A. I think Bartolo has a lot of resentment towards Figaro. He resents that Figaro was the reason Bartolo couldn’t end up with Rosina, who becomes the Countess in Le nozze. That is why at the beginning of the opera he is trying to make Figaro’s life impossible. This is until Bartolo discovers that Figaro is both Marcellina's and his son.

Q. Are there any famous Bartolo’s from the past whose interpretations you admire?

A. They are so many great basses that have sung Bartolo from, Kurt Moll, Paul Plishka, Enzo Capunao to the most contemporary like Ildebrando D’arcangelo. I like to listen and admire all of them because they are or were incredible singers and also great actors.

Mr. Lugo in Fidelio at Michigan Opera Theater
Q. Beyond the musical work, what other kind of preparation/research work do you incorporate in the learning process?  Historical?  Character study?  

A. I start with the libretto. I then like to read the score to know what the composer has done with the words and what instructions he has suggested. Particularly what are the rhythm choices, especially with recitatives. Obviously with the advantage of the Internet and YouTube, I love watching and seeing what other conductors and singers have done with the roles and the music. Not to copy but to have another idea.

Q. In your career thus far, are there any performances or productions you sang in that particularly stand out to you or hold a special place in your heart??

A. I would say any chance or opportunity that you have as a singer should be treasured and should keep a special place in your heart. It is such a blessing and privilege to be able to offer your art to other people that in my opinion all of them are special. However, I just finished a run of Die Meistersinger at the Metropolitan Opera conducted by James Levine. The cast also included James Morris as Hans Sachs and other incredible collegueas. That was a magical experience, not only because who they are but how incredible their minds work and the admirable qualities as colleagues. That I would say was part of my tiny bucket list that by a miracle or talent I can cross off.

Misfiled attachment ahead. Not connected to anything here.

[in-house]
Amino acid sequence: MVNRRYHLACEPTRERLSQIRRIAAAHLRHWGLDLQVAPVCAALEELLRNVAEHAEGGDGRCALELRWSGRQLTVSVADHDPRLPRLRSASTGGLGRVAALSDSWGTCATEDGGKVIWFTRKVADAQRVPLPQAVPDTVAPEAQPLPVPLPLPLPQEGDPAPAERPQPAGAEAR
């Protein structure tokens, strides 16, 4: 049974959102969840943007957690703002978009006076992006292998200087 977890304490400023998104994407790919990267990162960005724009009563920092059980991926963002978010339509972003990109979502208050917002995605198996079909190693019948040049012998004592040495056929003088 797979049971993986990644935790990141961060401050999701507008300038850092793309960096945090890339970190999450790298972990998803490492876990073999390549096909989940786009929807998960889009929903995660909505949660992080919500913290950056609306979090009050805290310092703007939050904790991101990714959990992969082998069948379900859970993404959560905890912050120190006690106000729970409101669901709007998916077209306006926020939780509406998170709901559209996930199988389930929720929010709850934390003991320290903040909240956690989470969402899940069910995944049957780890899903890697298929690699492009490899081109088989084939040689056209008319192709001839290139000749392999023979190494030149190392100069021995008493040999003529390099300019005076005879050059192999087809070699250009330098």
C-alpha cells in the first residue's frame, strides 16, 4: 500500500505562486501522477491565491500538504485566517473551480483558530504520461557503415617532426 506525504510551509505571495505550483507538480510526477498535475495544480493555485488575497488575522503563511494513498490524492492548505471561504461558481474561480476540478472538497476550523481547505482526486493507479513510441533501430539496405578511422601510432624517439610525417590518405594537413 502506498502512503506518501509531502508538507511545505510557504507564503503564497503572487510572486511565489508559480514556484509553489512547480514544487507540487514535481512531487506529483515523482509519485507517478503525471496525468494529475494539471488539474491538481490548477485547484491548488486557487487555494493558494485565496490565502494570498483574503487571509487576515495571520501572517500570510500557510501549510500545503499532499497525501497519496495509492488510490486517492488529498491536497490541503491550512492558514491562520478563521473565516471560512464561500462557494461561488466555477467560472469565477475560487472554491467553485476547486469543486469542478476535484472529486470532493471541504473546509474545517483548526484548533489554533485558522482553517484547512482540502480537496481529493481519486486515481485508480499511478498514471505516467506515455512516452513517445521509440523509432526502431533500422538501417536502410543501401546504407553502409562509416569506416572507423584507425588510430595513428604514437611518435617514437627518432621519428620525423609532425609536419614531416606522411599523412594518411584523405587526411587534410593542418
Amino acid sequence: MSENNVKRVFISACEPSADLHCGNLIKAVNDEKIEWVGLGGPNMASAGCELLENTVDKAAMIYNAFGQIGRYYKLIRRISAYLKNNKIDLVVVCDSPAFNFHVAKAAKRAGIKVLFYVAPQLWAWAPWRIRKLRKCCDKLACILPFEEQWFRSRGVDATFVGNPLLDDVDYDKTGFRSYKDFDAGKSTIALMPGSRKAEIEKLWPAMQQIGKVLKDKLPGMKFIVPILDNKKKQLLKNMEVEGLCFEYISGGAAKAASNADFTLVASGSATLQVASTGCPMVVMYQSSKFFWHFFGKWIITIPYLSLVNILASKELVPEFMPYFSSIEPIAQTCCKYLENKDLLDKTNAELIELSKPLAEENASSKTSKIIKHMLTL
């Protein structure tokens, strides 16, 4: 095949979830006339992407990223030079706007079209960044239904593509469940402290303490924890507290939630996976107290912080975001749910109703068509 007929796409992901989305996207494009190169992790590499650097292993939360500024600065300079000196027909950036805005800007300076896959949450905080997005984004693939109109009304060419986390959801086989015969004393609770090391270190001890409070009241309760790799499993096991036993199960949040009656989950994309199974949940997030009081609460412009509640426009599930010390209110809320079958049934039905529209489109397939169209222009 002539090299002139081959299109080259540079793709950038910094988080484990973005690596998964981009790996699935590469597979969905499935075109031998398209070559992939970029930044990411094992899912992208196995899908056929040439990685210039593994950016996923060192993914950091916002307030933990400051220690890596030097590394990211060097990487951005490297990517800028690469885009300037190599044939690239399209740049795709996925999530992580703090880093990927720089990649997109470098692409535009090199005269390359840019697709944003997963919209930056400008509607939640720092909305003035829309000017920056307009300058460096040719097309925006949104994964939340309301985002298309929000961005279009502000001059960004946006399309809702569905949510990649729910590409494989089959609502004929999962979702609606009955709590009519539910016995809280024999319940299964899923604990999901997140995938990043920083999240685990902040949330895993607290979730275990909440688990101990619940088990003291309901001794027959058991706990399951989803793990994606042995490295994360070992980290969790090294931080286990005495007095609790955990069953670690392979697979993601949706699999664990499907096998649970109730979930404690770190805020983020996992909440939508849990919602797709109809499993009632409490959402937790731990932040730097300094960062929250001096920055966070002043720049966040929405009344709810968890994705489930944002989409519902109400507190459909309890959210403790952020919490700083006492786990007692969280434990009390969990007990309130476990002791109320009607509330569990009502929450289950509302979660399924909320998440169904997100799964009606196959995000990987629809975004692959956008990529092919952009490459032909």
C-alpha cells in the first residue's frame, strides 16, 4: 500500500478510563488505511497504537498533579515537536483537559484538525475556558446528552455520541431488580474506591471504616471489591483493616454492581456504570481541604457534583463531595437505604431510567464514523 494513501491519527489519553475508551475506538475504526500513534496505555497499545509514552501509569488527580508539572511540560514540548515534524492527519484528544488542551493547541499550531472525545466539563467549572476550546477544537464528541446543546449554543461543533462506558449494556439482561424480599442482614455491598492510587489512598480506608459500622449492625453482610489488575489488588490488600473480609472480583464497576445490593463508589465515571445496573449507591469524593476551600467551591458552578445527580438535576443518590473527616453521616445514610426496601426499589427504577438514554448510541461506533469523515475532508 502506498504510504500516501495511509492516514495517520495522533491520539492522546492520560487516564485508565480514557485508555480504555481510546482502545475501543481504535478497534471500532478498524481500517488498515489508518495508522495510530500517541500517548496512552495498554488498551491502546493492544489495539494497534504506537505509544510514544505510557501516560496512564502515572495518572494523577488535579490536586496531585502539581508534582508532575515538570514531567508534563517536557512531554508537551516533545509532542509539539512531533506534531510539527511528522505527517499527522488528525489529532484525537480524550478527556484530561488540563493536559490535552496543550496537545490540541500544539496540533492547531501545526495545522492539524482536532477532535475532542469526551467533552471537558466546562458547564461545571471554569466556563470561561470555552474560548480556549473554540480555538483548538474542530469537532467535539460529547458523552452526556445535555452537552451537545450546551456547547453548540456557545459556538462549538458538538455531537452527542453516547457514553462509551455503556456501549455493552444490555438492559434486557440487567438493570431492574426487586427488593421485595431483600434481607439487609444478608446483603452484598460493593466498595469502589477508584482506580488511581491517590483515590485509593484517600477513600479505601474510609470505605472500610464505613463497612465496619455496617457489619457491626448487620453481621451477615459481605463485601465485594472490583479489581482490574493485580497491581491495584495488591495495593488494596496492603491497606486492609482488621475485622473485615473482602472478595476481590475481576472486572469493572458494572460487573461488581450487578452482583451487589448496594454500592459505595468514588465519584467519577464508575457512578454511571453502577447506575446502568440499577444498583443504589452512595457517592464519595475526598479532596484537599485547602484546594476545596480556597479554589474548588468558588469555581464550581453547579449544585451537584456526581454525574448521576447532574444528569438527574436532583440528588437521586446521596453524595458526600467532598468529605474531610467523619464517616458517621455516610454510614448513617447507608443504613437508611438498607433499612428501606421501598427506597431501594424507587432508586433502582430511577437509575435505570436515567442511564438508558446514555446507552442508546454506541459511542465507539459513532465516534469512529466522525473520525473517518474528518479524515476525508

Q. What is the most bizarre experience you have had during a rehearsal?  During a performance?

A. I personally have not had that many dramatic experiences on stage. However, I have to say that I have experienced some others while in rehearsals or on stage. They range from fighting between directors, conductors, and singers. In most cases that was “the clash of the egos”. We are so passionate for our art that we sometimes can't find compromises.

Q. Do you have any pre-performance rituals?  Performance superstitions?  Good luck charms?  If yes, why?

A. Yes, I do have some rituals before singing. Just before my entrance either in concert, recital or a full opera, I like to take few minutes to think and thank all or most of the people who have made it possible for me to be here. Both people that are with us and the ones that have already departed. After that I kiss any part of the theater three times just for luck. At the end of the performance, I like to kneel down and with my hand rub the floor of the theater to smell the dust. It is like an homage to the sweat and tears that we and many other singers have left there. It is kind of bizarre but those are my rituals. Also I have a tiny elephant that a very important lady in this business gave me a long time ago and I carry it everywhere I sing.

Q. How do you relax in between performances?  What hobbies do you enjoy at home and “on the road”?

A. I love this job because it gives me the opportunity of discovering new places and knowing new people. Every time I go back to a place that I have visited previously or a new place, the first thing I look for are a library, a zoo, cultural attractions happening, farmers markets, and of course places where to eat and enjoy what the city have to offer. At home I love working with wood and creating things. Also I must say I love being a “home handy man.” It so gratifying being able to fix things in your house. From pipes, floors and anything I try to fix or destroy. Like my father use to say, “better to do it yourself and keep that money for fun”.